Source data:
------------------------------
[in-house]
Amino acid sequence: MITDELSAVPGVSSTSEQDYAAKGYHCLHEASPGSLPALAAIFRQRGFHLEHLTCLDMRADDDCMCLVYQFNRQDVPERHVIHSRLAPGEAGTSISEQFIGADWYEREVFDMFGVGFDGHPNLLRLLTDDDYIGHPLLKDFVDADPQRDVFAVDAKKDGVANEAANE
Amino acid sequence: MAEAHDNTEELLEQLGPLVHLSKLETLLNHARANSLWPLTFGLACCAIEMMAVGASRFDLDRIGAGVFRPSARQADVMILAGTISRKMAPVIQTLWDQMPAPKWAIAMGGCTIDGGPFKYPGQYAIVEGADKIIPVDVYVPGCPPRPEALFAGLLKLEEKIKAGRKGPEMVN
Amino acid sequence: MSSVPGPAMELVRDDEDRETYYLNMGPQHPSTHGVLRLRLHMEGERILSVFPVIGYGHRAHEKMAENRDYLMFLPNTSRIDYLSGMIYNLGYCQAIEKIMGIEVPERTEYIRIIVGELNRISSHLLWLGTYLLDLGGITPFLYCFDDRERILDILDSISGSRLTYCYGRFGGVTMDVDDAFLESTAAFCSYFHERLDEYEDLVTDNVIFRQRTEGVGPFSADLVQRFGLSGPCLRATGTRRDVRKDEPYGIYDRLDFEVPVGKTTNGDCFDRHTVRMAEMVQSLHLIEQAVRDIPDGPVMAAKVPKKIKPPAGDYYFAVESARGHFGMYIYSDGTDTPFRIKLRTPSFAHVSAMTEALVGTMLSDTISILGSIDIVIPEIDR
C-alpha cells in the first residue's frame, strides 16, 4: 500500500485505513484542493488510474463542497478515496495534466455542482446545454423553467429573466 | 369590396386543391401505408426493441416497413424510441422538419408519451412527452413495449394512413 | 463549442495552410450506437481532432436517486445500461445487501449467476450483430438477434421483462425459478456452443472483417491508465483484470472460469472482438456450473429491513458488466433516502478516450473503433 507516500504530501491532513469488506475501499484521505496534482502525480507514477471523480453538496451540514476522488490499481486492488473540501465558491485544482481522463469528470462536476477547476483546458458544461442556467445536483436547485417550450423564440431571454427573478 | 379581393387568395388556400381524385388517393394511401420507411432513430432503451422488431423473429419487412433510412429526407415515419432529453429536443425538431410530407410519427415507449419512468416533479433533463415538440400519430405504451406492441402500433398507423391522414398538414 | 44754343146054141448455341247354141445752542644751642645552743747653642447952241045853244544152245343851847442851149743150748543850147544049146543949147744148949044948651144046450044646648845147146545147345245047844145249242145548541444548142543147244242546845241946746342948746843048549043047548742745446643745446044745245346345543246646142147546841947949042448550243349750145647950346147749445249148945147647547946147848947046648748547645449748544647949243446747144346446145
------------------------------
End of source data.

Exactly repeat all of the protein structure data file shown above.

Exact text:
[in-house]
Amino acid sequence: MITDELSAVPGVSSTSEQDYAAKGYHCLHEASPGSLPALAAIFRQRGFHLEHLTCLDMRADDDCMCLVYQFNRQDVPERHVIHSRLAPGEAGTSISEQFIGADWYEREVFDMFGVGFDGHPNLLRLLTDDDYIGHPLLKDFVDADPQRDVFAVDAKKDGVANEAANE
Amino acid sequence: MAEAHDNTEELLEQLGPLVHLSKLETLLNHARANSLWPLTFGLACCAIEMMAVGASRFDLDRIGAGVFRPSARQADVMILAGTISRKMAPVIQTLWDQMPAPKWAIAMGGCTIDGGPFKYPGQYAIVEGADKIIPVDVYVPGCPPRPEALFAGLLKLEEKIKAGRKGPEMVN
Amino acid sequence: MSSVPGPAMELVRDDEDRETYYLNMGPQHPSTHGVLRLRLHMEGERILSVFPVIGYGHRAHEKMAENRDYLMFLPNTSRIDYLSGMIYNLGYCQAIEKIMGIEVPERTEYIRIIVGELNRISSHLLWLGTYLLDLGGITPFLYCFDDRERILDILDSISGSRLTYCYGRFGGVTMDVDDAFLESTAAFCSYFHERLDEYEDLVTDNVIFRQRTEGVGPFSADLVQRFGLSGPCLRATGTRRDVRKDEPYGIYDRLDFEVPVGKTTNGDCFDRHTVRMAEMVQSLHLIEQAVRDIPDGPVMAAKVPKKIKPPAGDYYFAVESARGHFGMYIYSDGTDTPFRIKLRTPSFAHVSAMTEALVGTMLSDTISILGSIDIVIPEIDR
C-alpha cells in the first residue's frame, strides 16, 4: 500500500485505513484542493488510474463542497478515496495534466455542482446545454423553467429573466 | 369590396386543391401505408426493441416497413424510441422538419408519451412527452413495449394512413 | 463549442495552410450506437481532432436517486445500461445487501449467476450483430438477434421483462425459478456452443472483417491508465483484470472460469472482438456450473429491513458488466433516502478516450473503433 507516500504530501491532513469488506475501499484521505496534482502525480507514477471523480453538496451540514476522488490499481486492488473540501465558491485544482481522463469528470462536476477547476483546458458544461442556467445536483436547485417550450423564440431571454427573478 | 379581393387568395388556400381524385388517393394511401420507411432513430432503451422488431423473429419487412433510412429526407415515419432529453429536443425538431410530407410519427415507449419512468416533479433533463415538440400519430405504451406492441402500433398507423391522414398538414 | 44754343146054141448455341247354141445752542644751642645552743747653642447952241045853244544152245343851847442851149743150748543850147544049146543949147744148949044948651144046450044646648845147146545147345245047844145249242145548541444548142543147244242546845241946746342948746843048549043047548742745446643745446044745245346345543246646142147546841947949042448550243349750145647950346147749445249148945147647547946147848947046648748547645449748544647949243446747144346446145